http://www.newkerala.com/news-daily/news/features.php?action=fullnews&id=9401

Splitting up MCD will cause more problems':

New Delhi, Aug 23 (IANS) :

The Indian capital's largest civic body is proposed to be split into
three for better administration, but social activists and experts say
the move will only lead to more corruption.

Delhi's Congress government plans to break up the Municipal Corporation
of Delhi (MCD) that caters to some 15 million people into three smaller
corporations, in keeping with a promise in its election manifesto of
last year.

But instead of making life easier, the move will only increase the woes
of the common man because of more red tape, say experts.

H.D. Shourie, a leading civil rights activist and director of the NGO
Common Cause, said splitting up MCD was not a solution.

"It is unfortunate that political parties are hell bent on splitting
MCD. This step will complicate the civic body's administration," Shourie
told IANS.

Architect and town planner Pravesh Sirohi said: "The trifurcation will
mean that we will have four corporations operating in one city, and this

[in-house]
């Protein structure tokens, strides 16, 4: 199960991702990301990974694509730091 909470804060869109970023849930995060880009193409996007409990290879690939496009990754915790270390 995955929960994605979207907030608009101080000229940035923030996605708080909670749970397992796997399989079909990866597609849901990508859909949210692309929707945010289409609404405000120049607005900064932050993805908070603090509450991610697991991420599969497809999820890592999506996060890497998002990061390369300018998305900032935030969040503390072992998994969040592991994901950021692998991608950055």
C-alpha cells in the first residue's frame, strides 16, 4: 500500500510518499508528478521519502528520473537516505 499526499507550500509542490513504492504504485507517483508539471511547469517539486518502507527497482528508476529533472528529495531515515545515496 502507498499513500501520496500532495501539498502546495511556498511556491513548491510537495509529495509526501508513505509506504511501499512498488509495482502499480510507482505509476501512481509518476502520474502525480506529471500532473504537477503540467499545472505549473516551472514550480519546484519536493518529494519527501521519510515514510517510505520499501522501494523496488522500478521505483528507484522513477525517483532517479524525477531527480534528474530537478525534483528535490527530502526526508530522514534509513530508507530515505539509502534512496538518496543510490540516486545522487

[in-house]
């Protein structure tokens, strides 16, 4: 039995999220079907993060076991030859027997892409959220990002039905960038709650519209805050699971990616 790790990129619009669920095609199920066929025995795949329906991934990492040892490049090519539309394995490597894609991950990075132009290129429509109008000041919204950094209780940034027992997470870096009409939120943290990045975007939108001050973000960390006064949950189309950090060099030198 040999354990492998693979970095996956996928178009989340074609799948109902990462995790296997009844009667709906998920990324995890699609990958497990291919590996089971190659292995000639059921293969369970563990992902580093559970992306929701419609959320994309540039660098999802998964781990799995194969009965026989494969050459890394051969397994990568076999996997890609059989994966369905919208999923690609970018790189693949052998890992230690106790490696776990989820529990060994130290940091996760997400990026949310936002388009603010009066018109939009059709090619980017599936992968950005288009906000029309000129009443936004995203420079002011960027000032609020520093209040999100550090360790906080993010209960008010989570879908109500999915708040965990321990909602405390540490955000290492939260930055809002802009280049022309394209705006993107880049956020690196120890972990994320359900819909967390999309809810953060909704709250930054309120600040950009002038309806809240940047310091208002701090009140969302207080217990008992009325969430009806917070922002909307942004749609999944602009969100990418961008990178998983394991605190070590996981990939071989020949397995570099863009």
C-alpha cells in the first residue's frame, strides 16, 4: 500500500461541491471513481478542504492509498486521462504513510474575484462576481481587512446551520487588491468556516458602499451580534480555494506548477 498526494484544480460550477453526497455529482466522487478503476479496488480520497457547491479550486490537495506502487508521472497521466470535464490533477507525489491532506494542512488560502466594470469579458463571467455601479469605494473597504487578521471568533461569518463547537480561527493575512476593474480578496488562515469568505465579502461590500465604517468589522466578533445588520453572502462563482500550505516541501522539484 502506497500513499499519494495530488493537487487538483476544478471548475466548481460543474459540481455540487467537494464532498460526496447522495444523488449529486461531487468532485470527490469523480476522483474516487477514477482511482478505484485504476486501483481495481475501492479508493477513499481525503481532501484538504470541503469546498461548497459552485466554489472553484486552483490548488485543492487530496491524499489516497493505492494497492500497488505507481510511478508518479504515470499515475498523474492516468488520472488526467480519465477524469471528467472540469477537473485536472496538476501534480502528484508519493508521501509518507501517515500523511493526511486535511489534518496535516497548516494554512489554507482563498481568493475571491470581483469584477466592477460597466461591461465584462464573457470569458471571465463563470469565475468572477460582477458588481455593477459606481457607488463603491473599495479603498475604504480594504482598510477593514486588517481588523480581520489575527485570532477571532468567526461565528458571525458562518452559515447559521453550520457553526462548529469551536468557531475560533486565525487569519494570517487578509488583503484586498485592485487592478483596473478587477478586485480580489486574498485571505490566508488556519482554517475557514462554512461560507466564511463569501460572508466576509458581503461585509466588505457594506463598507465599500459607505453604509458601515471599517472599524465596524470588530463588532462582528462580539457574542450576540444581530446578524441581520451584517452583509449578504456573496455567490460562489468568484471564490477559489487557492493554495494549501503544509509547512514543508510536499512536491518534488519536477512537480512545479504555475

will give rise to political fiefdoms in each corporation and make
administrative fiascos inevitable."

Chief Minister Sheila Dikshit is backing the move to create smaller
units to increase efficiency and check corruption.

Congress leaders have also argued that a single corporation was no
longer capable of handling massive tasks like maintaining roads, drains,
sewers, cremation grounds and markets in 97 percent of Delhi.

The New Delhi Municipal Council is responsible for similar tasks in the
central part of the city, including the VVIP area comprising the
parliament, while a Cantonment Board is responsible for an area in south
Delhi housing military establishments.

Reacting to the views of Congress leaders, Shourie said: "I see no
rationale behind the trifurcation. It must not be forgotten that we have
one corporation taking care of all civic needs in huge cities like
Mumbai and Kolkata and I see no reason why something similar cant be
done in Delhi.

"The move will split the administrative uniformity of MCD, a very
essential element for giving a uniform character to the city, and will
also breed corruption."

Not everyone agrees.

There are any number of residents who argue that dealing with smaller
corporations, with offices closer to their homes, would make
interactions easier and provide better grassroots governance.

However, a leader of the opposition Bharatiya Janata Party disagreed. He
said: "Imagine the chaos that would prevail in the capital once MCD is
split. If there are three corporations, there will be more red tape and
more corruption."